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Catholicism (from Greek καθολικισμός, katholikismos, "universal doctrine") and its adjectival form Catholic are used as broad terms for describing specific traditions in the Christian
churches in theology, doctrine, liturgy, ethics, and spirituality. "Catholicism" and "Catholic" in this sense refer to the practices of several Christian churches. This sense is to be
distinguished from the use of these words to refer to the Roman Catholic Church, that which is in full communion with the Holy, as well as the Orthodox Catholic Church (commonly
called the "Orthodox Church" or the "Eastern Orthodox Church"), which also considers itself the universal and apostolic church. In the sense of indicating historical continuity of faith
and practice from the first millennium, the term "catholic" is employed by many historic Protestant churches, which hold themselves to be "heirs of the apostolic faith". These Churches
consider themselves to be catholic, teaching that the term "designates the historic, orthodox mainstream of Christianity whose doctrine was defined by the ecumenical councils and
creeds" and as such, most Reformers "appealed to this catholic tradition and believed they were in continuity with it." Within the Anglican Communion, the Oxford Movement promoted
Anglo-Catholicism, which reemphasized the importance of doctrines such as the Real presence of Christ in the Eucharist and apostolic succession.
Distinctive beliefs and practices
Catholicism includes the Roman Catholic Church, the various Churches of Eastern Christianity, the Old Catholic Church, Anglicanism, and at least some of the
"independent Catholic Churches" and, the beliefs and practices of Catholicism include:
Direct and continuous organizational descent from the original church founded by Jesus[Matthew 16:18], who, according to tradition, designated the Apostle Peter as its first leader.
The belief that Jesus Christ is Divine, a doctrine officially clarified in the First Council of Nicaea and expressed in the Nicene Creed.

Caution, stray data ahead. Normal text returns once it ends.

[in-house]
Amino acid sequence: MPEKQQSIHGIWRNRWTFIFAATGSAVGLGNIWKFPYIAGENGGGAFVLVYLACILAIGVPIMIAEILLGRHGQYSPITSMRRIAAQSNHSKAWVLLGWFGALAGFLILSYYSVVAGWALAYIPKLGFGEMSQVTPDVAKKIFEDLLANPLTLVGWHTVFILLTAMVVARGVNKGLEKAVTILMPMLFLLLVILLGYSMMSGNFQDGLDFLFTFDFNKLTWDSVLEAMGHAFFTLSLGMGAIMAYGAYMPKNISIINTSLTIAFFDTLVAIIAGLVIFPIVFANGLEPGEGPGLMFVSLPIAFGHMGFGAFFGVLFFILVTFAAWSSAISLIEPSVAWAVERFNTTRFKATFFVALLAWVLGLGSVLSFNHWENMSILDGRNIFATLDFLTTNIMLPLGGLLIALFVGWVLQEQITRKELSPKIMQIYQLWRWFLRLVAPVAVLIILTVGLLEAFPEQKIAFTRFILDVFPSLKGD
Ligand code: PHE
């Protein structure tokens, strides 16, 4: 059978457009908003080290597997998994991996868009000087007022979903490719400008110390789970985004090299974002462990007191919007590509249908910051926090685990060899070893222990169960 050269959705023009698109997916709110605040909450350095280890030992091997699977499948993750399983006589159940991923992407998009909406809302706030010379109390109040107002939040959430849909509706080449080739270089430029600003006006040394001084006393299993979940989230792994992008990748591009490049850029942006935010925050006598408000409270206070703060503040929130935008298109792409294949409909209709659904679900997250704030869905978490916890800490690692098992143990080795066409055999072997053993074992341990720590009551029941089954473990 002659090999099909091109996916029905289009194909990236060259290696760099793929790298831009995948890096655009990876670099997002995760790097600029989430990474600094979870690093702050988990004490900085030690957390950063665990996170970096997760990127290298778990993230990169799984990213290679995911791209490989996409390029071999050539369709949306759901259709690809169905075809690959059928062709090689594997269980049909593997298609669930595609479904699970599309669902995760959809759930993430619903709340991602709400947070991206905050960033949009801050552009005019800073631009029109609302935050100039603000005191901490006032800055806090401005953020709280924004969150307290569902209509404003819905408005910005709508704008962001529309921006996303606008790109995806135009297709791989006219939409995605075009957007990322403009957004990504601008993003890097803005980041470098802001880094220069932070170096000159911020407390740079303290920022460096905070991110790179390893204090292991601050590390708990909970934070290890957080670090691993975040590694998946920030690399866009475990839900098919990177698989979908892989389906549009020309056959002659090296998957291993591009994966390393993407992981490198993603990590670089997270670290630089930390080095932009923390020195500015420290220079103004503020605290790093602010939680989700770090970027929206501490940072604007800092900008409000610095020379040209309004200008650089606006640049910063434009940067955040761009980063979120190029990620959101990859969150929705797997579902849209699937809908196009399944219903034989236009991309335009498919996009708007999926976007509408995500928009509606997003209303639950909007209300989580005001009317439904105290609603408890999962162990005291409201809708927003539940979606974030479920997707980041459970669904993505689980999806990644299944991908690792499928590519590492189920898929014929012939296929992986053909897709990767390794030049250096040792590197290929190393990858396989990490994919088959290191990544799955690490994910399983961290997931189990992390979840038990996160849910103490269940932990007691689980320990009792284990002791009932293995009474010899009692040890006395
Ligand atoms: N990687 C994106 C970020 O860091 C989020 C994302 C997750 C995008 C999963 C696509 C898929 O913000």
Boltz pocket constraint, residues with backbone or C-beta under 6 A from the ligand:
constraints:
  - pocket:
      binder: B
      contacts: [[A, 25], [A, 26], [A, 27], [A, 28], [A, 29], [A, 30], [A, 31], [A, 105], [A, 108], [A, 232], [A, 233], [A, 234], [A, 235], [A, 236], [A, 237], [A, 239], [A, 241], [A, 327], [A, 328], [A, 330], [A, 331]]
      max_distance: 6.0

Transubstantiation is the belief that the elements in the Eucharist become really, truly, the body, blood, soul and divinity of Christ at the consecration, resulting in the Real Presence of Christ, and that, because Christ himself is present in the sacrament, he is to be honoured in it with the worship known as Eucharistic adoration.
Possession of the "threefold ordained ministry" of Bishops, Priests and Deacons.
All ministers are ordained by, and subject to, Bishops, who pass down sacramental authority by the "laying-on of hands", having themselves been ordained in a direct line of succession from the Apostles.
The belief is that the Church is the vessel and deposit of the fullness of the teachings of Jesus and the Apostles from which the Scriptures were formed. This teaching is preserved in both written scripture and in unwritten tradition, neither being independent of the other.
A belief in the necessity and efficacy of sacraments.
The use of sacred images, candles, vestments and music, and often incense and water, in worship.
Veneration of Mary, the mother of Jesus as the Blessed Virgin Mary or Theotokos (i.e., "God-bearer" or "Mother of God"), and veneration of the saints.
A distinction between adoration (latria) for God, and veneration (dulia) for saints. The term hyperdulia is used for a special veneration accorded to the Virgin Mary among the saints.
The use of prayer for the dead.
The acceptance of canonizations.
Requests to the departed saints for intercessory prayers.